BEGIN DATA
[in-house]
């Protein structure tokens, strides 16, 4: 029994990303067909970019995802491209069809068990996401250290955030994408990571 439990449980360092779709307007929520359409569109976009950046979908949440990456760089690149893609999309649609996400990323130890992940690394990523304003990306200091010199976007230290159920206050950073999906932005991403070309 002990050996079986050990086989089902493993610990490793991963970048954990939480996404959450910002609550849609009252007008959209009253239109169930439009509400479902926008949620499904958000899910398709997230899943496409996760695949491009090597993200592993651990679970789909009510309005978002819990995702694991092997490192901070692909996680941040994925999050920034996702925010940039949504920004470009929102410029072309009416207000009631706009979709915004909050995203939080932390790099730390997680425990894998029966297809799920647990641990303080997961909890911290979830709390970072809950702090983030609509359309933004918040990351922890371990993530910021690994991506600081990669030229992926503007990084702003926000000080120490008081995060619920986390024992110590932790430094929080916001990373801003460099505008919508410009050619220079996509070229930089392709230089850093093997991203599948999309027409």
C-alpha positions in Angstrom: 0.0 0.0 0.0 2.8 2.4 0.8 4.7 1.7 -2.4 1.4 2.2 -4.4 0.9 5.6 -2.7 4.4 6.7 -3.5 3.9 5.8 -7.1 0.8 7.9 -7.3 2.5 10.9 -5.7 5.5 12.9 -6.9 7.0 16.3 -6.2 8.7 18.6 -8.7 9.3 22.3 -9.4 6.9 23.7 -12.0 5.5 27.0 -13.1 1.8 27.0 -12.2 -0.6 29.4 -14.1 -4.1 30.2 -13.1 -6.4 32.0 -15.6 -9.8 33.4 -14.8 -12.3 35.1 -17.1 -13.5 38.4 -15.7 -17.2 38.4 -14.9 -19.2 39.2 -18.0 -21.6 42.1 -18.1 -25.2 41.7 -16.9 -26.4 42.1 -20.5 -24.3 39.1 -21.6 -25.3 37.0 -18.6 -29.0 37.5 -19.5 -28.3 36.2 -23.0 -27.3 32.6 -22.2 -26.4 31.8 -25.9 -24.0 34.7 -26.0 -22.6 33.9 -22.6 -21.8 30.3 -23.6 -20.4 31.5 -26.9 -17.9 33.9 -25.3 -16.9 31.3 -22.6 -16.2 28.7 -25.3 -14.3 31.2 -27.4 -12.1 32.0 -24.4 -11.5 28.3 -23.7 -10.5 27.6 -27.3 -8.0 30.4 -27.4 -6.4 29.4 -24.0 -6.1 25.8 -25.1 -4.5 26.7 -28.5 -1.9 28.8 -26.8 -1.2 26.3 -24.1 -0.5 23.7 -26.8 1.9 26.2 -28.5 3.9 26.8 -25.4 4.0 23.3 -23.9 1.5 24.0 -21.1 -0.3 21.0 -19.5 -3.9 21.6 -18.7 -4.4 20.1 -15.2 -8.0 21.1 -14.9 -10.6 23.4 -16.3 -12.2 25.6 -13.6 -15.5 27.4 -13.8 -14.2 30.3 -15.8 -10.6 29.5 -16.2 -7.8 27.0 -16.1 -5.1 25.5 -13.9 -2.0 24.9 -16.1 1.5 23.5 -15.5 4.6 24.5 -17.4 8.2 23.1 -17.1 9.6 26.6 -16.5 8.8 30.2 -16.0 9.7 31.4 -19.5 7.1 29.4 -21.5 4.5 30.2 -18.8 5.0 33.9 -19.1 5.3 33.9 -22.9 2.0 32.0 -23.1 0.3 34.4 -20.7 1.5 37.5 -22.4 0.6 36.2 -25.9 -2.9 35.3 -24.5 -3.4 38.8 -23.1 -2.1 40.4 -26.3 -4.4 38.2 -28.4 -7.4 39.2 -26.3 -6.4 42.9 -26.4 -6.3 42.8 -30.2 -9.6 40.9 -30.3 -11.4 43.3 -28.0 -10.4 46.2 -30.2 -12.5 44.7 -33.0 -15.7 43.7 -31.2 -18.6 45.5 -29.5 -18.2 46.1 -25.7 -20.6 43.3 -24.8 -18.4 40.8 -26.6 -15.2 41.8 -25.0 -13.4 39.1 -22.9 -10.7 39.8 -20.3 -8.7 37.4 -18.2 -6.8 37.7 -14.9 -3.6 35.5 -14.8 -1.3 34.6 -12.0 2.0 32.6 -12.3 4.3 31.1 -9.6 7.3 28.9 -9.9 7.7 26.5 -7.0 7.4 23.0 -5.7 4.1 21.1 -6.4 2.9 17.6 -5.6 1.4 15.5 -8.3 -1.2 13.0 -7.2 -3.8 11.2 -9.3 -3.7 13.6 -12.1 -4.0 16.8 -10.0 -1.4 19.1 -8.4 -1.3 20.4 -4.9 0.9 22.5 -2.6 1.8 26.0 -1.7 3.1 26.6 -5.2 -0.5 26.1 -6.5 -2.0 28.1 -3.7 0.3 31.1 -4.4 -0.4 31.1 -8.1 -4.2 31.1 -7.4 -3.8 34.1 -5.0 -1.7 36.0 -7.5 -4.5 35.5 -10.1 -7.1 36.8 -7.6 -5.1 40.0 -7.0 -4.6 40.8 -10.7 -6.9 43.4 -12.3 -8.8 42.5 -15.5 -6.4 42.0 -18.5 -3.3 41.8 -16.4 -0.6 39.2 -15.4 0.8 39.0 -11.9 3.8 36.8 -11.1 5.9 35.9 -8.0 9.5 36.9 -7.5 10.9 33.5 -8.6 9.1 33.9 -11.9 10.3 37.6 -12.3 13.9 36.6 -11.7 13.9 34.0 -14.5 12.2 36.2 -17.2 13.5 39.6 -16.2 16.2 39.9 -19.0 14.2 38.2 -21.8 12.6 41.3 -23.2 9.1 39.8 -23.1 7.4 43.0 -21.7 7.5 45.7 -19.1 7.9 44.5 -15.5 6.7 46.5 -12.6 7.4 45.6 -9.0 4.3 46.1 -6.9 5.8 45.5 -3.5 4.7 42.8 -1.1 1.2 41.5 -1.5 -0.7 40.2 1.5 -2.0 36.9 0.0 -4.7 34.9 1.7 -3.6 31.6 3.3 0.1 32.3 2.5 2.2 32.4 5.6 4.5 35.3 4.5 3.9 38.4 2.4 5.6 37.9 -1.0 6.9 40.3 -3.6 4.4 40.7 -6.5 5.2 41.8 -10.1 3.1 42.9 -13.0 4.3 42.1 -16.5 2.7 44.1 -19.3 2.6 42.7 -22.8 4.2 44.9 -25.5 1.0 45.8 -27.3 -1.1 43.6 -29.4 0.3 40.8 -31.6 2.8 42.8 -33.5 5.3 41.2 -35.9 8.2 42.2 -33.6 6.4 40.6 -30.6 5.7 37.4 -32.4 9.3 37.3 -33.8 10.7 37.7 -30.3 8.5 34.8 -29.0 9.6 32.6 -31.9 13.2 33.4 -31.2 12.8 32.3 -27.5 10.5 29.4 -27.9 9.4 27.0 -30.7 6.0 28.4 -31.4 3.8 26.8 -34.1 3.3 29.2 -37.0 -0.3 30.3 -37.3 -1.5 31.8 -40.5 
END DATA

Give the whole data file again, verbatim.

[in-house]
């Protein structure tokens, strides 16, 4: 029994990303067909970019995802491209069809068990996401250290955030994408990571 439990449980360092779709307007929520359409569109976009950046979908949440990456760089690149893609999309649609996400990323130890992940690394990523304003990306200091010199976007230290159920206050950073999906932005991403070309 002990050996079986050990086989089902493993610990490793991963970048954990939480996404959450910002609550849609009252007008959209009253239109169930439009509400479902926008949620499904958000899910398709997230899943496409996760695949491009090597993200592993651990679970789909009510309005978002819990995702694991092997490192901070692909996680941040994925999050920034996702925010940039949504920004470009929102410029072309009416207000009631706009979709915004909050995203939080932390790099730390997680425990894998029966297809799920647990641990303080997961909890911290979830709390970072809950702090983030609509359309933004918040990351922890371990993530910021690994991506600081990669030229992926503007990084702003926000000080120490008081995060619920986390024992110590932790430094929080916001990373801003460099505008919508410009050619220079996509070229930089392709230089850093093997991203599948999309027409």
C-alpha positions in Angstrom: 0.0 0.0 0.0 2.8 2.4 0.8 4.7 1.7 -2.4 1.4 2.2 -4.4 0.9 5.6 -2.7 4.4 6.7 -3.5 3.9 5.8 -7.1 0.8 7.9 -7.3 2.5 10.9 -5.7 5.5 12.9 -6.9 7.0 16.3 -6.2 8.7 18.6 -8.7 9.3 22.3 -9.4 6.9 23.7 -12.0 5.5 27.0 -13.1 1.8 27.0 -12.2 -0.6 29.4 -14.1 -4.1 30.2 -13.1 -6.4 32.0 -15.6 -9.8 33.4 -14.8 -12.3 35.1 -17.1 -13.5 38.4 -15.7 -17.2 38.4 -14.9 -19.2 39.2 -18.0 -21.6 42.1 -18.1 -25.2 41.7 -16.9 -26.4 42.1 -20.5 -24.3 39.1 -21.6 -25.3 37.0 -18.6 -29.0 37.5 -19.5 -28.3 36.2 -23.0 -27.3 32.6 -22.2 -26.4 31.8 -25.9 -24.0 34.7 -26.0 -22.6 33.9 -22.6 -21.8 30.3 -23.6 -20.4 31.5 -26.9 -17.9 33.9 -25.3 -16.9 31.3 -22.6 -16.2 28.7 -25.3 -14.3 31.2 -27.4 -12.1 32.0 -24.4 -11.5 28.3 -23.7 -10.5 27.6 -27.3 -8.0 30.4 -27.4 -6.4 29.4 -24.0 -6.1 25.8 -25.1 -4.5 26.7 -28.5 -1.9 28.8 -26.8 -1.2 26.3 -24.1 -0.5 23.7 -26.8 1.9 26.2 -28.5 3.9 26.8 -25.4 4.0 23.3 -23.9 1.5 24.0 -21.1 -0.3 21.0 -19.5 -3.9 21.6 -18.7 -4.4 20.1 -15.2 -8.0 21.1 -14.9 -10.6 23.4 -16.3 -12.2 25.6 -13.6 -15.5 27.4 -13.8 -14.2 30.3 -15.8 -10.6 29.5 -16.2 -7.8 27.0 -16.1 -5.1 25.5 -13.9 -2.0 24.9 -16.1 1.5 23.5 -15.5 4.6 24.5 -17.4 8.2 23.1 -17.1 9.6 26.6 -16.5 8.8 30.2 -16.0 9.7 31.4 -19.5 7.1 29.4 -21.5 4.5 30.2 -18.8 5.0 33.9 -19.1 5.3 33.9 -22.9 2.0 32.0 -23.1 0.3 34.4 -20.7 1.5 37.5 -22.4 0.6 36.2 -25.9 -2.9 35.3 -24.5 -3.4 38.8 -23.1 -2.1 40.4 -26.3 -4.4 38.2 -28.4 -7.4 39.2 -26.3 -6.4 42.9 -26.4 -6.3 42.8 -30.2 -9.6 40.9 -30.3 -11.4 43.3 -28.0 -10.4 46.2 -30.2 -12.5 44.7 -33.0 -15.7 43.7 -31.2 -18.6 45.5 -29.5 -18.2 46.1 -25.7 -20.6 43.3 -24.8 -18.4 40.8 -26.6 -15.2 41.8 -25.0 -13.4 39.1 -22.9 -10.7 39.8 -20.3 -8.7 37.4 -18.2 -6.8 37.7 -14.9 -3.6 35.5 -14.8 -1.3 34.6 -12.0 2.0 32.6 -12.3 4.3 31.1 -9.6 7.3 28.9 -9.9 7.7 26.5 -7.0 7.4 23.0 -5.7 4.1 21.1 -6.4 2.9 17.6 -5.6 1.4 15.5 -8.3 -1.2 13.0 -7.2 -3.8 11.2 -9.3 -3.7 13.6 -12.1 -4.0 16.8 -10.0 -1.4 19.1 -8.4 -1.3 20.4 -4.9 0.9 22.5 -2.6 1.8 26.0 -1.7 3.1 26.6 -5.2 -0.5 26.1 -6.5 -2.0 28.1 -3.7 0.3 31.1 -4.4 -0.4 31.1 -8.1 -4.2 31.1 -7.4 -3.8 34.1 -5.0 -1.7 36.0 -7.5 -4.5 35.5 -10.1 -7.1 36.8 -7.6 -5.1 40.0 -7.0 -4.6 40.8 -10.7 -6.9 43.4 -12.3 -8.8 42.5 -15.5 -6.4 42.0 -18.5 -3.3 41.8 -16.4 -0.6 39.2 -15.4 0.8 39.0 -11.9 3.8 36.8 -11.1 5.9 35.9 -8.0 9.5 36.9 -7.5 10.9 33.5 -8.6 9.1 33.9 -11.9 10.3 37.6 -12.3 13.9 36.6 -11.7 13.9 34.0 -14.5 12.2 36.2 -17.2 13.5 39.6 -16.2 16.2 39.9 -19.0 14.2 38.2 -21.8 12.6 41.3 -23.2 9.1 39.8 -23.1 7.4 43.0 -21.7 7.5 45.7 -19.1 7.9 44.5 -15.5 6.7 46.5 -12.6 7.4 45.6 -9.0 4.3 46.1 -6.9 5.8 45.5 -3.5 4.7 42.8 -1.1 1.2 41.5 -1.5 -0.7 40.2 1.5 -2.0 36.9 0.0 -4.7 34.9 1.7 -3.6 31.6 3.3 0.1 32.3 2.5 2.2 32.4 5.6 4.5 35.3 4.5 3.9 38.4 2.4 5.6 37.9 -1.0 6.9 40.3 -3.6 4.4 40.7 -6.5 5.2 41.8 -10.1 3.1 42.9 -13.0 4.3 42.1 -16.5 2.7 44.1 -19.3 2.6 42.7 -22.8 4.2 44.9 -25.5 1.0 45.8 -27.3 -1.1 43.6 -29.4 0.3 40.8 -31.6 2.8 42.8 -33.5 5.3 41.2 -35.9 8.2 42.2 -33.6 6.4 40.6 -30.6 5.7 37.4 -32.4 9.3 37.3 -33.8 10.7 37.7 -30.3 8.5 34.8 -29.0 9.6 32.6 -31.9 13.2 33.4 -31.2 12.8 32.3 -27.5 10.5 29.4 -27.9 9.4 27.0 -30.7 6.0 28.4 -31.4 3.8 26.8 -34.1 3.3 29.2 -37.0 -0.3 30.3 -37.3 -1.5 31.8 -40.5 